"MAYDAY! MAYDAY! Please! Somebody help!"
For over 200 years the U.S. Coast Guard has
responded to distress calls at sea. But lately, more and more of
those calls are found to be false -- hoaxes sent by people looking for
kicks. In 1990, the first year the U.S. Coast Guard began keeping
statistics on rescue hoaxes, Coast Guard units responded to 205
hoaxes. This number has increased steadily every year. The U.S. Coast Guard, along with the Federal
Communications Commission and other agencies, is very concerned about
the increasing number of search and rescue hoaxes.
Hoaxes hurt everyone:
The taxpayer by wasting hundreds
of thousands of dollars annually; and
Those really in distress
at sea by diverting resources away from legitimate search and rescue cases.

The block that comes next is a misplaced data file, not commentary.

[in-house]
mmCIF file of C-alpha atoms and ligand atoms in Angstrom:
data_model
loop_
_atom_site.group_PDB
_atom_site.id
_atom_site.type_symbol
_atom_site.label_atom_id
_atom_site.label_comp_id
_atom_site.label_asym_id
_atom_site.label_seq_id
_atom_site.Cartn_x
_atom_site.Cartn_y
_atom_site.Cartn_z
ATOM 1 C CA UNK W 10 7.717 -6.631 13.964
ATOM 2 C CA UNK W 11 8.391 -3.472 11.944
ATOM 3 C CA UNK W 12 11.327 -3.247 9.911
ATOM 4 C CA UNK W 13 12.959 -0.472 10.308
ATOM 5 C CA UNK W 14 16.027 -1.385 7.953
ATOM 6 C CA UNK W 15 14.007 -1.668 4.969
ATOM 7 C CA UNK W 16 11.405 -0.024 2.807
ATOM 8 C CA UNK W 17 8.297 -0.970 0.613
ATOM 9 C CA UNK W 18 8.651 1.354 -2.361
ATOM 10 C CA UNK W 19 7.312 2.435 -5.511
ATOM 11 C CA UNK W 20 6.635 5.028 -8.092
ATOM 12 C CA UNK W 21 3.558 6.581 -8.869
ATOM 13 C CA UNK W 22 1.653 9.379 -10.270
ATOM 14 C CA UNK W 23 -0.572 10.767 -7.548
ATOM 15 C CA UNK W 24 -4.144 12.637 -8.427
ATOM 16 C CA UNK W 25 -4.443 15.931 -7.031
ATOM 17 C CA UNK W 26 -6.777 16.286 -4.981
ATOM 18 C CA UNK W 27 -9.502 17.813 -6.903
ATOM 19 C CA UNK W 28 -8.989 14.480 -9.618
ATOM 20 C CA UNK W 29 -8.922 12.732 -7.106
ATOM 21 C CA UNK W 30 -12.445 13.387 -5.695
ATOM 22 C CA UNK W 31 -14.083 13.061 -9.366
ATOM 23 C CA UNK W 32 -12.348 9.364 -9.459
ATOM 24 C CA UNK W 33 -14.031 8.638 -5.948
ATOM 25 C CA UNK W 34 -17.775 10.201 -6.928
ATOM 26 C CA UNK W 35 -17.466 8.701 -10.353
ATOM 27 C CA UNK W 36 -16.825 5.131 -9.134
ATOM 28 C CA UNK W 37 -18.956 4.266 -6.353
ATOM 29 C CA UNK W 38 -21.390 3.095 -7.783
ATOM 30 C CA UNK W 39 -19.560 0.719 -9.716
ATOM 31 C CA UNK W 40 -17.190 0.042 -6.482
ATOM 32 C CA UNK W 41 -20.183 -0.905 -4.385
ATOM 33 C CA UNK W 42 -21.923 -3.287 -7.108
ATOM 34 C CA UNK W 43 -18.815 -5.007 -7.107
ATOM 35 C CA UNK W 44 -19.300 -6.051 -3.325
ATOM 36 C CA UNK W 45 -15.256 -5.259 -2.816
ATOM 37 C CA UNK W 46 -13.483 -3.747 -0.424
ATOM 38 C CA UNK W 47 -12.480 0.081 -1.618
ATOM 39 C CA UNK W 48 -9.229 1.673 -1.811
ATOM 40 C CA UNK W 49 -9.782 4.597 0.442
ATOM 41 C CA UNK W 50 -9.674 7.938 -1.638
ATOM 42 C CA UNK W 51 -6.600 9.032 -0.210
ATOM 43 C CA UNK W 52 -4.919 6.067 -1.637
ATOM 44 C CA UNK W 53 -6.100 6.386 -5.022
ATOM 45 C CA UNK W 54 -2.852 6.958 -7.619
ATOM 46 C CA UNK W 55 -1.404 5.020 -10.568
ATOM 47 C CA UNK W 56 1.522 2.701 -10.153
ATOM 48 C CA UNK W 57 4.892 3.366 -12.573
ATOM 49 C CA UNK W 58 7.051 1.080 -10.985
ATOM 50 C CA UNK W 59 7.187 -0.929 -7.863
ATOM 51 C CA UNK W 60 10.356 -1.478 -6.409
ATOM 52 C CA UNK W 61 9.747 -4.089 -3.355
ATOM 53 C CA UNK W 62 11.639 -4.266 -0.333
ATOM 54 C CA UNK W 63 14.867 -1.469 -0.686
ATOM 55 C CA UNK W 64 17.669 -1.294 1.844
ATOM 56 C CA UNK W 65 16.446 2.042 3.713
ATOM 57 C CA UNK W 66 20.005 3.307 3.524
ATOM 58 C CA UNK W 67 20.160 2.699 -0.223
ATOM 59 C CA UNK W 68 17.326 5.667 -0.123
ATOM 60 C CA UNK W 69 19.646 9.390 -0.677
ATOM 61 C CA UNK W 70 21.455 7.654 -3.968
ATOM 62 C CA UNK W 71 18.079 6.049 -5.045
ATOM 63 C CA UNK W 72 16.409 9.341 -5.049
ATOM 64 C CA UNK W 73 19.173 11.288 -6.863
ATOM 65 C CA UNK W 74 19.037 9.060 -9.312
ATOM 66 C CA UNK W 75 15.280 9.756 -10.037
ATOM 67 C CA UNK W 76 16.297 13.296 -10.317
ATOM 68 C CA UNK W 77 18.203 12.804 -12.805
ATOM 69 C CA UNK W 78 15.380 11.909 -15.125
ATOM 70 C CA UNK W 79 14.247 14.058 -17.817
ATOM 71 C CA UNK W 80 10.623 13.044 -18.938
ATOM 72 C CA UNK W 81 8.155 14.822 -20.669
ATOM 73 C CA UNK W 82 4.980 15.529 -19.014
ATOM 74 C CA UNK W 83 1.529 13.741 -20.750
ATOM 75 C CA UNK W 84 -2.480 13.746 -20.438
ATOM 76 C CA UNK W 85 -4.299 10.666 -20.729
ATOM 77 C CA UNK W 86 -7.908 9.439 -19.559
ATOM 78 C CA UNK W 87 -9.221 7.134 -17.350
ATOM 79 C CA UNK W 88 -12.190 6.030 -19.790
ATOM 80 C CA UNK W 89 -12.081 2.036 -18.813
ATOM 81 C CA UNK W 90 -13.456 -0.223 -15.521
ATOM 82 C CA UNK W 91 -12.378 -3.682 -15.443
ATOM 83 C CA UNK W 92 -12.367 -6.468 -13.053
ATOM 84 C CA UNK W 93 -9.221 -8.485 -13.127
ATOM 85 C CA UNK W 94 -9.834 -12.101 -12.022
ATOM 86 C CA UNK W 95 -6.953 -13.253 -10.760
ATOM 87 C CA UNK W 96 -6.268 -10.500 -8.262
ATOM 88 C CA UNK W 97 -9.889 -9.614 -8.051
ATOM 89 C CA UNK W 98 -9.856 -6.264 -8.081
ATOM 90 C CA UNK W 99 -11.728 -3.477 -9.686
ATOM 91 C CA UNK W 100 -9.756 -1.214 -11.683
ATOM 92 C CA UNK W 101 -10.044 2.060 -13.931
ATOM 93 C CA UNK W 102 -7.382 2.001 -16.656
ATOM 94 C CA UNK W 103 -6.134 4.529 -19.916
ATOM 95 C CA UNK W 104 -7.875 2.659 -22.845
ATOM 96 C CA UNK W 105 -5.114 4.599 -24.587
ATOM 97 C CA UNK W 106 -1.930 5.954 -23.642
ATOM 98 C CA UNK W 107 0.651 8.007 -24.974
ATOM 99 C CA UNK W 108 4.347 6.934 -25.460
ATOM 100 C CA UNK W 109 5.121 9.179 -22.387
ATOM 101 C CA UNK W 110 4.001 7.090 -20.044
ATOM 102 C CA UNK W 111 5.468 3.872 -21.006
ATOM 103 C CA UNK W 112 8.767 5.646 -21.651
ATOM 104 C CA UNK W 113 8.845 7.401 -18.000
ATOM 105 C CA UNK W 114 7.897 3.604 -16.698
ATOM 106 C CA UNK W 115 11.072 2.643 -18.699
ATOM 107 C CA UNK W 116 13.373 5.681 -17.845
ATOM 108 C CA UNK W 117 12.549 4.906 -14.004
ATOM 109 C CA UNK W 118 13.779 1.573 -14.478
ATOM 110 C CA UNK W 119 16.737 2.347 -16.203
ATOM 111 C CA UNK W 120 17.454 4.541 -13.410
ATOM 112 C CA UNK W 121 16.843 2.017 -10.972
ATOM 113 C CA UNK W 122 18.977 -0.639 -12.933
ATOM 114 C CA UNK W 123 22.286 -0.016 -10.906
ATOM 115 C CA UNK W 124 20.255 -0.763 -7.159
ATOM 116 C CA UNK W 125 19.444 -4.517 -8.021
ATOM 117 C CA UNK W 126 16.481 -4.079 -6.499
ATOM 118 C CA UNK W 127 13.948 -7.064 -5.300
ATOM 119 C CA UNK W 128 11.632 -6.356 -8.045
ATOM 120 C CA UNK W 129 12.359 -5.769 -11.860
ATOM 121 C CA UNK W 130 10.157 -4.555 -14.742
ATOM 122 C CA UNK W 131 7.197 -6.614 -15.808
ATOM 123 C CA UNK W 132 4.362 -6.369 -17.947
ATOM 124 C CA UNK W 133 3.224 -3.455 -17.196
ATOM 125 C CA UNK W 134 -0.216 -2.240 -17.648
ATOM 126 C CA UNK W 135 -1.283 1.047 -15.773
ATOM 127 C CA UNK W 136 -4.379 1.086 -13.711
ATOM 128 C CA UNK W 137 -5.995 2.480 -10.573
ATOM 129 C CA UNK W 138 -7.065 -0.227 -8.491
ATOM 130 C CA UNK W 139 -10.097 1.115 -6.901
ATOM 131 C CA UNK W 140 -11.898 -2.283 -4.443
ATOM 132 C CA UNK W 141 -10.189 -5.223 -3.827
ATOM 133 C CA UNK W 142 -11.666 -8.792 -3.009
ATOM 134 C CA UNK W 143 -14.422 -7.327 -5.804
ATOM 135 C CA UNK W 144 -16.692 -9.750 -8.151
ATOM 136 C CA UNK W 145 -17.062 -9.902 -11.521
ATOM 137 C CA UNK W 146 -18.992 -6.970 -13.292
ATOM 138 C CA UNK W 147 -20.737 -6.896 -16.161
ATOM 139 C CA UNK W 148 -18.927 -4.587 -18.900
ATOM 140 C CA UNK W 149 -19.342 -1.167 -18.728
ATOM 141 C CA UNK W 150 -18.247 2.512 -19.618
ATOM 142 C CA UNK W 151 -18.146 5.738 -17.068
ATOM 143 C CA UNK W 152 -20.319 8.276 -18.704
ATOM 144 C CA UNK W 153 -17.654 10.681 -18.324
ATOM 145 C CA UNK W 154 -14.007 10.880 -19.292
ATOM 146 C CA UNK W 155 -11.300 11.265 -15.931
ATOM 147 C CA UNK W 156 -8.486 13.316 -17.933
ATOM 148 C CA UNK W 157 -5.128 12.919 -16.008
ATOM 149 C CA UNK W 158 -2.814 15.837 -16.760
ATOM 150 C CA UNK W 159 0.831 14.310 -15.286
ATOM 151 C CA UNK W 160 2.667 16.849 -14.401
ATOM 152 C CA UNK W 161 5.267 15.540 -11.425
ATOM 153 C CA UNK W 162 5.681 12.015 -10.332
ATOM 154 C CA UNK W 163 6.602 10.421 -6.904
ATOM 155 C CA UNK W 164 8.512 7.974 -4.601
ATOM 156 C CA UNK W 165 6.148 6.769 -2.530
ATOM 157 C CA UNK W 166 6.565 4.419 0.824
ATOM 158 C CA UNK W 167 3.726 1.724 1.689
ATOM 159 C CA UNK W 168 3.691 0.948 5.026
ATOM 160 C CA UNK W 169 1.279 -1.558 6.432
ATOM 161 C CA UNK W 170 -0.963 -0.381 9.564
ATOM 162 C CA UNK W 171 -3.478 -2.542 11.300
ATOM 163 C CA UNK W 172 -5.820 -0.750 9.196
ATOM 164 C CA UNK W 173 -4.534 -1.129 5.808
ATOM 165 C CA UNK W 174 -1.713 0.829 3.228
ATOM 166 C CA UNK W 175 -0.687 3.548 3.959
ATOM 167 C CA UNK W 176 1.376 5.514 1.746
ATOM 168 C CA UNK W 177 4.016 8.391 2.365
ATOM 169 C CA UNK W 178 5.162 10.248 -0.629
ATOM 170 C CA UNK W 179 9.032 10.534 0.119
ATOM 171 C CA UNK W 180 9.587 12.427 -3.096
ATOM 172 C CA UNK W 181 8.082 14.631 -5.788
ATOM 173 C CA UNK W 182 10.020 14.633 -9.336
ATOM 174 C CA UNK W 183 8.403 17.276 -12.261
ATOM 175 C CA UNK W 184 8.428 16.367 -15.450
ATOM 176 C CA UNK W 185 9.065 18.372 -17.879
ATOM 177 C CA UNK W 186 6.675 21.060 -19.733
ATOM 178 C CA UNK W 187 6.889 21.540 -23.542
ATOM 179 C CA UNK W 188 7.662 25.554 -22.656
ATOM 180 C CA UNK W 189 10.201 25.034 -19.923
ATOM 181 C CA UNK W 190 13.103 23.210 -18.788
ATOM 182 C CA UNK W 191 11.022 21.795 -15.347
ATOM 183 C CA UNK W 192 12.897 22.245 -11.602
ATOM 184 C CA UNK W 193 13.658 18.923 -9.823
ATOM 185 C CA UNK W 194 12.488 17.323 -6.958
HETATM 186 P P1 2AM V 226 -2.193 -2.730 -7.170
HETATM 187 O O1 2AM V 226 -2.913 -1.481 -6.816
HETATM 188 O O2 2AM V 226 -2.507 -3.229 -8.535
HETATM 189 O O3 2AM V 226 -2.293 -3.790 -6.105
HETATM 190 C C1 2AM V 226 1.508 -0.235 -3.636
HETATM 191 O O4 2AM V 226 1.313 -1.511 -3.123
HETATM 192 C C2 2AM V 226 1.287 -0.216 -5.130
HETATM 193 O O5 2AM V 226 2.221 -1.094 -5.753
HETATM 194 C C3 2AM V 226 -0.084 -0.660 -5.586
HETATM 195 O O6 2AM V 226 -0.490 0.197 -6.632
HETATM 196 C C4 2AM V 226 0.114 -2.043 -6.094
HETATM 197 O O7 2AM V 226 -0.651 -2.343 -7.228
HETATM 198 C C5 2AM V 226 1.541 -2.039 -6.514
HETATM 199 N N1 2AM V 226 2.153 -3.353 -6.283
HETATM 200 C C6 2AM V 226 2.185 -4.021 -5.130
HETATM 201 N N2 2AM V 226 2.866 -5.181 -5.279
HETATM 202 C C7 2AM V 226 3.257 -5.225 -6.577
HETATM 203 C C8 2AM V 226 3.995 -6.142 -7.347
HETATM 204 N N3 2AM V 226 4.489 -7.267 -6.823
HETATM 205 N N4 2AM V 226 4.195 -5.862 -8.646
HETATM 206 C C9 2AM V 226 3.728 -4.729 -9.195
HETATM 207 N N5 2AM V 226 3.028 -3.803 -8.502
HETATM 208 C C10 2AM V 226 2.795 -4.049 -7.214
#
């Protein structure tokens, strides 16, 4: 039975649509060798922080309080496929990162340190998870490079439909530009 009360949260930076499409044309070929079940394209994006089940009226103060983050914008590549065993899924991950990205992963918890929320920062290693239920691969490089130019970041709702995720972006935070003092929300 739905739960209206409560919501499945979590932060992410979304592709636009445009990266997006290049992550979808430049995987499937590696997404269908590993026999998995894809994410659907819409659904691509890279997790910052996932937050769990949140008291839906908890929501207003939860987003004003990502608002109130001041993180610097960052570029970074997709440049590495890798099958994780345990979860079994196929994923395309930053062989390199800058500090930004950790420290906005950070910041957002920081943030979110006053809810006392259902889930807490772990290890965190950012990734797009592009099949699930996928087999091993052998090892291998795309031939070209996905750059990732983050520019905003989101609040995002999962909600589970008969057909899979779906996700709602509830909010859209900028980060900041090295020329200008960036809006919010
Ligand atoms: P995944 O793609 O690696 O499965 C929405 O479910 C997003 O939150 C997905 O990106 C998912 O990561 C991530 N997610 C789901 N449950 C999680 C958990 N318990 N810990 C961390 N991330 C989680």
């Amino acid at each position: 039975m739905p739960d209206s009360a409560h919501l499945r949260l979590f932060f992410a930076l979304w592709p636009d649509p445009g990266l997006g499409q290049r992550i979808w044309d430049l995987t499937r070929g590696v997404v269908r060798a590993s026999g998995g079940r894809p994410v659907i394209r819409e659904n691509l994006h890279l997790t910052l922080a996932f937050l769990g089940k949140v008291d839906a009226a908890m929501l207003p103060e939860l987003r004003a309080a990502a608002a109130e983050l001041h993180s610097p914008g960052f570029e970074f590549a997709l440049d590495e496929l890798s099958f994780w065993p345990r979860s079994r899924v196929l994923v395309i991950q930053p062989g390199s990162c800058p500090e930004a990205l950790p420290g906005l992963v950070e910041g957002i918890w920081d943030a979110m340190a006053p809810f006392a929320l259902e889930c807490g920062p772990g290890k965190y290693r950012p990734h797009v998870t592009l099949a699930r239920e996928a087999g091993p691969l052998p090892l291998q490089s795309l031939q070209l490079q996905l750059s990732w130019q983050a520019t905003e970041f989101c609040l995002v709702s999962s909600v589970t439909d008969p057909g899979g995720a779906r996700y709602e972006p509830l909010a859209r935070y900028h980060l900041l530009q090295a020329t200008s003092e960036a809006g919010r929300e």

Are there penalties for issuing a false distress
*How much does the U.S. Coast Guard spend on its
search and rescue cases? Plenty:
Each hour a U.S. Coast Guard
aircraft is aloft costs about $12,742 - and several may be used in a
Our medium size ships, referred
to as cutters, cost roughly $5,547 an hour to run.
Even a U.S. Coast Guard small
boat costs $1,855 per hour to operate.
Is there a way you, as a law-abiding taxpayer, can
help? Yes. If you hear a hoax call, or you
have information which might lead to the perpetrator of a hoax, call the
U.S. Coast Guard unit or contact the
Federal Communications Commission.
* From an article "Search
and Rescue is no Joke"
U.S. Coast Guard
Search And Rescue, 28 Sep 2004, U.S.